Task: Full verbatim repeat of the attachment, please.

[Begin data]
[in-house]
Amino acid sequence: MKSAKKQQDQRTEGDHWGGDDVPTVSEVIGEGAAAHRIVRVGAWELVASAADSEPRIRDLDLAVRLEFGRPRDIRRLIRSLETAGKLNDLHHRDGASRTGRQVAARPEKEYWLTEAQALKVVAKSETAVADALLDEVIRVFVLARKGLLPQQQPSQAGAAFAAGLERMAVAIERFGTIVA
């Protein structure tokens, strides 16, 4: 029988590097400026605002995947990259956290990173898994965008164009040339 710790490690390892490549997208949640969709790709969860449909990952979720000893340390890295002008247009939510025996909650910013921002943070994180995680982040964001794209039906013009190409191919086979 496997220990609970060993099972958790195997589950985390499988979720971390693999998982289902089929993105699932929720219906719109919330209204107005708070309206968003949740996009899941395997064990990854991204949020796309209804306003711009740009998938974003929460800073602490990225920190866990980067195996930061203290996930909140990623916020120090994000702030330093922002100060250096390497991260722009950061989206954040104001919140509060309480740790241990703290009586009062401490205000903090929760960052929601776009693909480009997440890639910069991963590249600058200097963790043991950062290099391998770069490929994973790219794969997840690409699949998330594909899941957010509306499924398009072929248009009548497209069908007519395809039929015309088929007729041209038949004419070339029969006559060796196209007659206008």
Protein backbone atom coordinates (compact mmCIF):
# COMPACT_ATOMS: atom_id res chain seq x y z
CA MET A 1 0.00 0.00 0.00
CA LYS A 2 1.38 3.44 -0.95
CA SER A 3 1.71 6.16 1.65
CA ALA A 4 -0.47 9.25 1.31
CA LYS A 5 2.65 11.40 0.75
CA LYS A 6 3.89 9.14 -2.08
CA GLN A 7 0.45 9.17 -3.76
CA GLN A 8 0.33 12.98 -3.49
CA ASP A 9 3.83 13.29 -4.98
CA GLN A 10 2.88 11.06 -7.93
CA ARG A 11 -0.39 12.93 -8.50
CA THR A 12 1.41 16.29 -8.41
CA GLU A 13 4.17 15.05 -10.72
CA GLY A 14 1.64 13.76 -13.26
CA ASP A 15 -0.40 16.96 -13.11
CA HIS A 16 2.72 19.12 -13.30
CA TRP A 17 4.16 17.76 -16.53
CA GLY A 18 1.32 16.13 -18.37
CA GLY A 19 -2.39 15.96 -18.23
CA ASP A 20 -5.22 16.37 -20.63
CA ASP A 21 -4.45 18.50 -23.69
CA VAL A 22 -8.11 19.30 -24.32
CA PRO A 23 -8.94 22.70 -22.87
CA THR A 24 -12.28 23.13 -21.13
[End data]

[in-house]
Amino acid sequence: MKSAKKQQDQRTEGDHWGGDDVPTVSEVIGEGAAAHRIVRVGAWELVASAADSEPRIRDLDLAVRLEFGRPRDIRRLIRSLETAGKLNDLHHRDGASRTGRQVAARPEKEYWLTEAQALKVVAKSETAVADALLDEVIRVFVLARKGLLPQQQPSQAGAAFAAGLERMAVAIERFGTIVA
């Protein structure tokens, strides 16, 4: 029988590097400026605002995947990259956290990173898994965008164009040339 710790490690390892490549997208949640969709790709969860449909990952979720000893340390890295002008247009939510025996909650910013921002943070994180995680982040964001794209039906013009190409191919086979 496997220990609970060993099972958790195997589950985390499988979720971390693999998982289902089929993105699932929720219906719109919330209204107005708070309206968003949740996009899941395997064990990854991204949020796309209804306003711009740009998938974003929460800073602490990225920190866990980067195996930061203290996930909140990623916020120090994000702030330093922002100060250096390497991260722009950061989206954040104001919140509060309480740790241990703290009586009062401490205000903090929760960052929601776009693909480009997440890639910069991963590249600058200097963790043991950062290099391998770069490929994973790219794969997840690409699949998330594909899941957010509306499924398009072929248009009548497209069908007519395809039929015309088929007729041209038949004419070339029969006559060796196209007659206008």
Protein backbone atom coordinates (compact mmCIF):
# COMPACT_ATOMS: atom_id res chain seq x y z
CA MET A 1 0.00 0.00 0.00
CA LYS A 2 1.38 3.44 -0.95
CA SER A 3 1.71 6.16 1.65
CA ALA A 4 -0.47 9.25 1.31
CA LYS A 5 2.65 11.40 0.75
CA LYS A 6 3.89 9.14 -2.08
CA GLN A 7 0.45 9.17 -3.76
CA GLN A 8 0.33 12.98 -3.49
CA ASP A 9 3.83 13.29 -4.98
CA GLN A 10 2.88 11.06 -7.93
CA ARG A 11 -0.39 12.93 -8.50
CA THR A 12 1.41 16.29 -8.41
CA GLU A 13 4.17 15.05 -10.72
CA GLY A 14 1.64 13.76 -13.26
CA ASP A 15 -0.40 16.96 -13.11
CA HIS A 16 2.72 19.12 -13.30
CA TRP A 17 4.16 17.76 -16.53
CA GLY A 18 1.32 16.13 -18.37
CA GLY A 19 -2.39 15.96 -18.23
CA ASP A 20 -5.22 16.37 -20.63
CA ASP A 21 -4.45 18.50 -23.69
CA VAL A 22 -8.11 19.30 -24.32
CA PRO A 23 -8.94 22.70 -22.87
CA THR A 24 -12.28 23.13 -21.13